We get the chance to see a lot of band names. We won’t publicly tell you the names of the “bad” but we’ve found some pretty difficult ones. Here are a few things to consider while naming your band.
1) Don’t name your band after something that will get lost in searches.
-So when you start a band you start a small business. You need to think about marketing and who might possibly be interested in your sound. If you name your band something “clever” after a candy bar or a common TV or movie character, people are not going to get your band. They will get that other popular thing.
2) If you name your band after something or someone famous, change it a little bit.
-One of my favorite bands is called Relient K, named after the Plymouth K Car, or the Reliant K. There’s only a one letter difference but it makes all the difference in branding, searching and materials. Other bands have put a spin on common terms. Even the Beatles are a play on the “beat” of music and the “Beat” counterculture of the mid 20th century. Something like this can really set a band apart.
3) Unless you intend to be for mature audiences, don’t make your name a curse word.
-We’ve run across some pretty gruesome, evil, or overtly sexual names that, even if the band was good, we couldn’t support. It’s just part of the identity of our site not to support that kind of thing. Others, such as radio stations or synch deals, probably have similar restrictions on grossness. Maybe keep that joke about a bodily function between band mates and pick something better for promotion.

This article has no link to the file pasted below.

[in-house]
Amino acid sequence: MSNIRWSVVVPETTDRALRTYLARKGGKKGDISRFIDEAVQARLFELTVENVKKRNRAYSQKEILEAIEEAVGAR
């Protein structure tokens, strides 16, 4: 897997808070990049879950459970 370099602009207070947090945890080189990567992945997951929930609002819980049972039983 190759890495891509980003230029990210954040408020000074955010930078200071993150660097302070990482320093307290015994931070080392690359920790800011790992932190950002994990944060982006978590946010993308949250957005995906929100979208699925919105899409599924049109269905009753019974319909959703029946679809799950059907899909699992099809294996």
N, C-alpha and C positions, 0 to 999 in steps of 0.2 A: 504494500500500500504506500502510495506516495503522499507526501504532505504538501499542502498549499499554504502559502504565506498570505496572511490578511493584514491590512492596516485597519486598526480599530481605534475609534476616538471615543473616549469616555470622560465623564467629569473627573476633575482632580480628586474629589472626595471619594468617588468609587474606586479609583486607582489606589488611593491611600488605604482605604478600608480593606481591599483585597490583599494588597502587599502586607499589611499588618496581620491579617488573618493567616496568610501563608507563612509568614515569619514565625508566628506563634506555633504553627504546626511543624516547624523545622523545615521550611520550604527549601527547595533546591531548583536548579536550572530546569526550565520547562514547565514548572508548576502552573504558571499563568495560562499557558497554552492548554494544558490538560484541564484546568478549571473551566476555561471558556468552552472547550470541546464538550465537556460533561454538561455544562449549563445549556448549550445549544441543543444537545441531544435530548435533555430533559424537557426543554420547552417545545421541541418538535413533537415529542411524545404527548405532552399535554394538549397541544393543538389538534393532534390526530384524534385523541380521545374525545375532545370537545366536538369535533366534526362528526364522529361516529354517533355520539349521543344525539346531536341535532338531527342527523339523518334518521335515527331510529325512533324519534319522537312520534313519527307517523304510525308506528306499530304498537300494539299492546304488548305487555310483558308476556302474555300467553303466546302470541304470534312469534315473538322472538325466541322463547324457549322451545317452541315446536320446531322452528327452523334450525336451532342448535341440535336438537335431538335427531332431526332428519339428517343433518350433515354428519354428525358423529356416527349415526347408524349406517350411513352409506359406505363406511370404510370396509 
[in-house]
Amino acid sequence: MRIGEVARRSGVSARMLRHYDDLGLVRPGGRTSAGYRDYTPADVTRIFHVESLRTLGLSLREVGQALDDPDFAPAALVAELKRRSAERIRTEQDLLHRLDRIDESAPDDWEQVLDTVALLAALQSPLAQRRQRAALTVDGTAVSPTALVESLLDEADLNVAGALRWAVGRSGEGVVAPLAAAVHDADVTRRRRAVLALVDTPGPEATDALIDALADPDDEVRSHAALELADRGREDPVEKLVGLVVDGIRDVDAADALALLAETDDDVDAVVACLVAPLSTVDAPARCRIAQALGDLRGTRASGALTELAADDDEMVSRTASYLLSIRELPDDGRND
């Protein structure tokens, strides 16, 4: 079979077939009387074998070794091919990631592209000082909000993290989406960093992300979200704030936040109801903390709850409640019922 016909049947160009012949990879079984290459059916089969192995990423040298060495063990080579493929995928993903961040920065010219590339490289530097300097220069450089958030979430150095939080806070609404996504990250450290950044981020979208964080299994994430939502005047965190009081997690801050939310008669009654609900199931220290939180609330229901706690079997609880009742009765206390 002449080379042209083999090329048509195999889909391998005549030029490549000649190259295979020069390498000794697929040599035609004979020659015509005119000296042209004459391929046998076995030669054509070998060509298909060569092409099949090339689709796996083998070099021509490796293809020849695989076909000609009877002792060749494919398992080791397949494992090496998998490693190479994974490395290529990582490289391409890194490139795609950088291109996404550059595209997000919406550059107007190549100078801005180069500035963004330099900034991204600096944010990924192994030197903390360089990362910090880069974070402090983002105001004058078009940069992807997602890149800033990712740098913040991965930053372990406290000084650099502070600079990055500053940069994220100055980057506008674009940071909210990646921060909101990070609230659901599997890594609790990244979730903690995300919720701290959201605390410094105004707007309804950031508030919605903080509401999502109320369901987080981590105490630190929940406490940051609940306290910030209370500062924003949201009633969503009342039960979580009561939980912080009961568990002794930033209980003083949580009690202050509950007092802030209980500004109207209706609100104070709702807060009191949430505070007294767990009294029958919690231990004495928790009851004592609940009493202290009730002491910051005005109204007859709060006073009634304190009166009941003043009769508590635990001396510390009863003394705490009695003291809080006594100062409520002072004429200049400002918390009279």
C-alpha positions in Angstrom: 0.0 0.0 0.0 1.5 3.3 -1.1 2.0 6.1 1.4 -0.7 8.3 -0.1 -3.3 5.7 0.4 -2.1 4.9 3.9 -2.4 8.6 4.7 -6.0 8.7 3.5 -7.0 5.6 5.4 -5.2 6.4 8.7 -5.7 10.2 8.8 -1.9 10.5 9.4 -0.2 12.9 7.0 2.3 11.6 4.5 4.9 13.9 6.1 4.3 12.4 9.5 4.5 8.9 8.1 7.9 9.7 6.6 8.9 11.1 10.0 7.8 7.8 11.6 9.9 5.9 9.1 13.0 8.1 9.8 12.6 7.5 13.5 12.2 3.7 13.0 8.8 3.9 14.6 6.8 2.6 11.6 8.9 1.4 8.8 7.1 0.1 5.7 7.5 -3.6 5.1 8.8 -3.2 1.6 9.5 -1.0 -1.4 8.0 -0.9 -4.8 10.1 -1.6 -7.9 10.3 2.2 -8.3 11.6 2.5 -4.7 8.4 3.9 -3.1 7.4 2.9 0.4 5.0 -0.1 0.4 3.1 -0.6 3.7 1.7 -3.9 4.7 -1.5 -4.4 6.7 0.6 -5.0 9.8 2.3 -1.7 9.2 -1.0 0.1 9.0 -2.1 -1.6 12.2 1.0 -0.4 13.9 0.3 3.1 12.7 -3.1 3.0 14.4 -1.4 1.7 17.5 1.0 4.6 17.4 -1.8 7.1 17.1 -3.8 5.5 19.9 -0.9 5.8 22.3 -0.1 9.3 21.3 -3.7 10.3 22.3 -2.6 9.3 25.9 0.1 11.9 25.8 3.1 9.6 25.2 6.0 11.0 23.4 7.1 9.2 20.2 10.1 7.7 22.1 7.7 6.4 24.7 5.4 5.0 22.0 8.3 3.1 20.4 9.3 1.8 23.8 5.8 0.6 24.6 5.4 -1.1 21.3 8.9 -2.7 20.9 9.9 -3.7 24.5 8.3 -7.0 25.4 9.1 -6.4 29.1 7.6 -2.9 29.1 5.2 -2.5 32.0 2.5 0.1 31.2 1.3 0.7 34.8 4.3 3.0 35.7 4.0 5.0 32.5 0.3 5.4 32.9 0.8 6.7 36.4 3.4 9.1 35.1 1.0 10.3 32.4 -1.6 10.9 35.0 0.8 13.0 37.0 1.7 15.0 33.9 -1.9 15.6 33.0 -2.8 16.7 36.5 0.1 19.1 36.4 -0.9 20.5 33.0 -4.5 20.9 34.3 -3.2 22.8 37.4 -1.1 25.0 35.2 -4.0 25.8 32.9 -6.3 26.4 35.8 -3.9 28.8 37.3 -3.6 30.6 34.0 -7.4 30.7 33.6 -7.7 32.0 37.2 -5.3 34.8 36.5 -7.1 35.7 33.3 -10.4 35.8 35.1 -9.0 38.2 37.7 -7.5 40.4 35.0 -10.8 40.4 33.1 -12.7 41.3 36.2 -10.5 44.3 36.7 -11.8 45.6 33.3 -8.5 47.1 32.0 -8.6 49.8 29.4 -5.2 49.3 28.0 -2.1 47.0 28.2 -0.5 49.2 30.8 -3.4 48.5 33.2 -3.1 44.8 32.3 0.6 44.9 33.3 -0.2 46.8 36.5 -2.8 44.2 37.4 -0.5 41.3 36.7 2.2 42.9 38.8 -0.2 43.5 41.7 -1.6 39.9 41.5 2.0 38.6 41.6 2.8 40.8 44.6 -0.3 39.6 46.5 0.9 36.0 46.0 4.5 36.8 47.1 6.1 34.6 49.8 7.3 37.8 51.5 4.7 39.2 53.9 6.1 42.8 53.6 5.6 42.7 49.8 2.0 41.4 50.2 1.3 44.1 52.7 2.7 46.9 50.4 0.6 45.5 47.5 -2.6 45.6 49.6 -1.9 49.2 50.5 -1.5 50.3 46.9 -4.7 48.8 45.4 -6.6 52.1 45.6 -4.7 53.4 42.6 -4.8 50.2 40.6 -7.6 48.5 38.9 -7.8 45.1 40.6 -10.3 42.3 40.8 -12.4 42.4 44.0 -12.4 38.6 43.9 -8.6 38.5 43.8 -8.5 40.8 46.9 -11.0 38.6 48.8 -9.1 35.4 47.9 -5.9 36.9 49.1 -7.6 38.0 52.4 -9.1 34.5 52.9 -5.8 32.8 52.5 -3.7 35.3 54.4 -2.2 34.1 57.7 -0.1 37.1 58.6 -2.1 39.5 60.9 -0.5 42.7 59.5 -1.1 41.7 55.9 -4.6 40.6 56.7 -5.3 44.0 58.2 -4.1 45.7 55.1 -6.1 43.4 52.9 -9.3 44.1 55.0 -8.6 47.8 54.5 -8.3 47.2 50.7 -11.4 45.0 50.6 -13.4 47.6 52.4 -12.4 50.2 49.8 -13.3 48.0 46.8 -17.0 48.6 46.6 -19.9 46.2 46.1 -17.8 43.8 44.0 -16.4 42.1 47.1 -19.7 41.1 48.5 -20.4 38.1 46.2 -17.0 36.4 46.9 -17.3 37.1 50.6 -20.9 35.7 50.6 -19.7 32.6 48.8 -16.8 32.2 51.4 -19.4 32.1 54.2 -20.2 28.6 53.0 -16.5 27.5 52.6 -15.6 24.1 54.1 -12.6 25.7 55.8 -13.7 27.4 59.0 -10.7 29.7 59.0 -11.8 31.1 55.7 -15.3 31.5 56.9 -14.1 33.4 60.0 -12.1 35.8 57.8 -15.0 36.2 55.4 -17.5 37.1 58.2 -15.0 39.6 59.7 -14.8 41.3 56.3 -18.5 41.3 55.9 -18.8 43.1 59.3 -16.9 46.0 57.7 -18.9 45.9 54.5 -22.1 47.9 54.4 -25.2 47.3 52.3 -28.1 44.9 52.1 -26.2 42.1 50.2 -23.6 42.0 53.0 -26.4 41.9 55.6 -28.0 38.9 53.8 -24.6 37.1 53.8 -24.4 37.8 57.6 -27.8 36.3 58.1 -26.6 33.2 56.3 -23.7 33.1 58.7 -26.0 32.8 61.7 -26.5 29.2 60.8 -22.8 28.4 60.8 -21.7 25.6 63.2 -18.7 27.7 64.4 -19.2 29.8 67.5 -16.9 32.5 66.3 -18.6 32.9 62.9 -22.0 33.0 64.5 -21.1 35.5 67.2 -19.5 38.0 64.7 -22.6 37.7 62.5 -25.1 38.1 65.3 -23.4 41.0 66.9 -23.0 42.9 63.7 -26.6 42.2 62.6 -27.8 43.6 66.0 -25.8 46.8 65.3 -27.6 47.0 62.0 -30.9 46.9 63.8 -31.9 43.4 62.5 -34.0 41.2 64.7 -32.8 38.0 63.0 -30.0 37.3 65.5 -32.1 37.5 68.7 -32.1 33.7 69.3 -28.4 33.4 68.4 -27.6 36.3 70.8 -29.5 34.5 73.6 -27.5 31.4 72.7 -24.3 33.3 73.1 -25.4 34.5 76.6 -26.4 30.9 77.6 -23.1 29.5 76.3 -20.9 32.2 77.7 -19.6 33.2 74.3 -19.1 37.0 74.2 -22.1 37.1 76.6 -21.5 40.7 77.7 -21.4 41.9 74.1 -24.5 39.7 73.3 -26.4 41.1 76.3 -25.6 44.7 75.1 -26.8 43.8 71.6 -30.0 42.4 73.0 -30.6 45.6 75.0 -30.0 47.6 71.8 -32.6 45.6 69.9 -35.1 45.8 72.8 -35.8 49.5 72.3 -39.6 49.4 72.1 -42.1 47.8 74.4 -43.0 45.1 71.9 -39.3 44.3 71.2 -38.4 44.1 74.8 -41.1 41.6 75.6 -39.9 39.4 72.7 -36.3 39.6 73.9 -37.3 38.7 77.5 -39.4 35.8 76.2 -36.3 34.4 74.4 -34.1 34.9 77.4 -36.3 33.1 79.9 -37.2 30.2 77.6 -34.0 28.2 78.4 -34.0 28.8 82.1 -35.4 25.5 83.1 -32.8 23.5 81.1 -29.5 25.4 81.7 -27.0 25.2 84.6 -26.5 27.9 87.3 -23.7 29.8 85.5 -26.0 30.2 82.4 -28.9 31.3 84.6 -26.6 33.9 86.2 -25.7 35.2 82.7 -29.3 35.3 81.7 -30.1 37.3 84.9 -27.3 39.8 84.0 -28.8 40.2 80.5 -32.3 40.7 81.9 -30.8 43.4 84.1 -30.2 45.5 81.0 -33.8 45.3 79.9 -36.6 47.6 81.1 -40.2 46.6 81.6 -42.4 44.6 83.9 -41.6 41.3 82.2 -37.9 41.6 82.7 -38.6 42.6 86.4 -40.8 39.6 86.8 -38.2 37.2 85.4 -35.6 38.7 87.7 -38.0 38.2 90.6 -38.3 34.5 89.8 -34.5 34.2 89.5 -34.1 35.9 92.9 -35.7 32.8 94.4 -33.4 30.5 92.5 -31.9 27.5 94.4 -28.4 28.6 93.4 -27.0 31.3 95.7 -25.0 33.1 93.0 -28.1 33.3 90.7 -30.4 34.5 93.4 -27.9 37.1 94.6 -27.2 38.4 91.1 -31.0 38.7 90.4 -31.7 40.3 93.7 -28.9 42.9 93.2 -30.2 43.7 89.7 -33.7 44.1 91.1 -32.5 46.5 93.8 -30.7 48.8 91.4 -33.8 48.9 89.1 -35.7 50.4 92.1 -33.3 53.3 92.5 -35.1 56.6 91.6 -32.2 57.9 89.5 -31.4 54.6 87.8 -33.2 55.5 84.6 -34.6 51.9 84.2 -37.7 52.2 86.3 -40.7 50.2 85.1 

4) Ask people to read/pronounce it before you decide.
-When you’re kicking around ideas, especially if you want to alter the spelling of a common word, see how people say it. Sometimes the common understanding of a name could go sideways. Folks who remember the film The Wonders will remember they originally named their band the Oneders, ephasizing the word “One.” However, it was often pronounced the “Oh-need-ers” so they changed it to the Wonders. Although a silly example, the principle is important.
5) Make sure there’s not already another band with your name.
-This happens more than you might think. Bands will say “oh, well that other band is in England and we’re in the US. No problem.” In an international market, it does matter. Trust us. This is advice from our own experience because there are other “Ear To The Ground” websites. Ours is the only one that focuses on music, but it is still something to keep in mind. Try “Tumbling Stones” or “Led Derigible” if you must…
We hope these tips will help as you name your band. Just as a bonus, also consider that your name and branding fits your genre. If you’re a melancholy folk band, you might not want to go with something that evokes bright lights and smoke machines. Overall, choose a name that suits the personality and ethos of the band.